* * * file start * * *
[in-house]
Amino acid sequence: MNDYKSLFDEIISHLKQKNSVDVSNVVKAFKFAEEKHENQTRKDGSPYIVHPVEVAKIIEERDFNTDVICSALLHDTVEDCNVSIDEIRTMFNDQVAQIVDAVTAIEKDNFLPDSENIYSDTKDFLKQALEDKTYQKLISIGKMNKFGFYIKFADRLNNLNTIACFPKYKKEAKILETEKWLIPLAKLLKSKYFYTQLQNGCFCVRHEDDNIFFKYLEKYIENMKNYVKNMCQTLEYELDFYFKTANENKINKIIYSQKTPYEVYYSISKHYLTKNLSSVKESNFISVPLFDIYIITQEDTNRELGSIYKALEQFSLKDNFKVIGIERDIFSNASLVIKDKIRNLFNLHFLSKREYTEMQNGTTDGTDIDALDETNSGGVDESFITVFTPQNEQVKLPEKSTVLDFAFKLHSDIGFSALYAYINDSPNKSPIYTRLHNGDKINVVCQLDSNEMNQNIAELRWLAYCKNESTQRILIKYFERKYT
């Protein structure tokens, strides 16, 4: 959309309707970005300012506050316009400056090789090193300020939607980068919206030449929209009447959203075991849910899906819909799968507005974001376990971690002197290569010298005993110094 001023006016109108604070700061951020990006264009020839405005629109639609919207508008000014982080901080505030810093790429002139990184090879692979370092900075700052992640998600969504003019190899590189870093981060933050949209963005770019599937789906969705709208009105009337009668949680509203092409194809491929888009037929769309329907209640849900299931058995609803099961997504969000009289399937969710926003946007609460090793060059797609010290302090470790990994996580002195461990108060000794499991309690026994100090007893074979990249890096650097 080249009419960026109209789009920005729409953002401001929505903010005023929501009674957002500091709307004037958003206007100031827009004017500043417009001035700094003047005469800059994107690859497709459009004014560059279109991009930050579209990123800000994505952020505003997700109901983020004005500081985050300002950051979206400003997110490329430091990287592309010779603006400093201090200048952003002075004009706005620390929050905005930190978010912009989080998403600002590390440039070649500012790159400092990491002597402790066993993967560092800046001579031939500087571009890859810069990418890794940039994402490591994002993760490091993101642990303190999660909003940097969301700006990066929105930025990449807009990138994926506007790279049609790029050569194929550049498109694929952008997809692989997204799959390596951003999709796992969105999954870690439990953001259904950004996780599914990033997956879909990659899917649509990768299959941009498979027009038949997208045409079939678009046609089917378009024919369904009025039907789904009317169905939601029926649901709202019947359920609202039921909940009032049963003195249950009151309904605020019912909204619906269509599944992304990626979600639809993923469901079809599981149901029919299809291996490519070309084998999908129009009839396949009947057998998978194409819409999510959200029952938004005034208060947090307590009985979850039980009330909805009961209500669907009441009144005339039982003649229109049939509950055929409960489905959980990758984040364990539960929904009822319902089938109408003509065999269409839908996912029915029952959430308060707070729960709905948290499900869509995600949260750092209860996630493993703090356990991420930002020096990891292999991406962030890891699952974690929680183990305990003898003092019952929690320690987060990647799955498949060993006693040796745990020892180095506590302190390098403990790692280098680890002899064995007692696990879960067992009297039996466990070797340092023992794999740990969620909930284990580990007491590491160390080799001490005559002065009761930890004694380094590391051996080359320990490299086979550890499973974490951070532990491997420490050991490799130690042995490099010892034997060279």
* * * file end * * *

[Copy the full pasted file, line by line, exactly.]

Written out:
[in-house]
Amino acid sequence: MNDYKSLFDEIISHLKQKNSVDVSNVVKAFKFAEEKHENQTRKDGSPYIVHPVEVAKIIEERDFNTDVICSALLHDTVEDCNVSIDEIRTMFNDQVAQIVDAVTAIEKDNFLPDSENIYSDTKDFLKQALEDKTYQKLISIGKMNKFGFYIKFADRLNNLNTIACFPKYKKEAKILETEKWLIPLAKLLKSKYFYTQLQNGCFCVRHEDDNIFFKYLEKYIENMKNYVKNMCQTLEYELDFYFKTANENKINKIIYSQKTPYEVYYSISKHYLTKNLSSVKESNFISVPLFDIYIITQEDTNRELGSIYKALEQFSLKDNFKVIGIERDIFSNASLVIKDKIRNLFNLHFLSKREYTEMQNGTTDGTDIDALDETNSGGVDESFITVFTPQNEQVKLPEKSTVLDFAFKLHSDIGFSALYAYINDSPNKSPIYTRLHNGDKINVVCQLDSNEMNQNIAELRWLAYCKNESTQRILIKYFERKYT
């Protein structure tokens, strides 16, 4: 959309309707970005300012506050316009400056090789090193300020939607980068919206030449929209009447959203075991849910899906819909799968507005974001376990971690002197290569010298005993110094 001023006016109108604070700061951020990006264009020839405005629109639609919207508008000014982080901080505030810093790429002139990184090879692979370092900075700052992640998600969504003019190899590189870093981060933050949209963005770019599937789906969705709208009105009337009668949680509203092409194809491929888009037929769309329907209640849900299931058995609803099961997504969000009289399937969710926003946007609460090793060059797609010290302090470790990994996580002195461990108060000794499991309690026994100090007893074979990249890096650097 080249009419960026109209789009920005729409953002401001929505903010005023929501009674957002500091709307004037958003206007100031827009004017500043417009001035700094003047005469800059994107690859497709459009004014560059279109991009930050579209990123800000994505952020505003997700109901983020004005500081985050300002950051979206400003997110490329430091990287592309010779603006400093201090200048952003002075004009706005620390929050905005930190978010912009989080998403600002590390440039070649500012790159400092990491002597402790066993993967560092800046001579031939500087571009890859810069990418890794940039994402490591994002993760490091993101642990303190999660909003940097969301700006990066929105930025990449807009990138994926506007790279049609790029050569194929550049498109694929952008997809692989997204799959390596951003999709796992969105999954870690439990953001259904950004996780599914990033997956879909990659899917649509990768299959941009498979027009038949997208045409079939678009046609089917378009024919369904009025039907789904009317169905939601029926649901709202019947359920609202039921909940009032049963003195249950009151309904605020019912909204619906269509599944992304990626979600639809993923469901079809599981149901029919299809291996490519070309084998999908129009009839396949009947057998998978194409819409999510959200029952938004005034208060947090307590009985979850039980009330909805009961209500669907009441009144005339039982003649229109049939509950055929409960489905959980990758984040364990539960929904009822319902089938109408003509065999269409839908996912029915029952959430308060707070729960709905948290499900869509995600949260750092209860996630493993703090356990991420930002020096990891292999991406962030890891699952974690929680183990305990003898003092019952929690320690987060990647799955498949060993006693040796745990020892180095506590302190390098403990790692280098680890002899064995007692696990879960067992009297039996466990070797340092023992794999740990969620909930284990580990007491590491160390080799001490005559002065009761930890004694380094590391051996080359320990490299086979550890499973974490951070532990491997420490050991490799130690042995490099010892034997060279």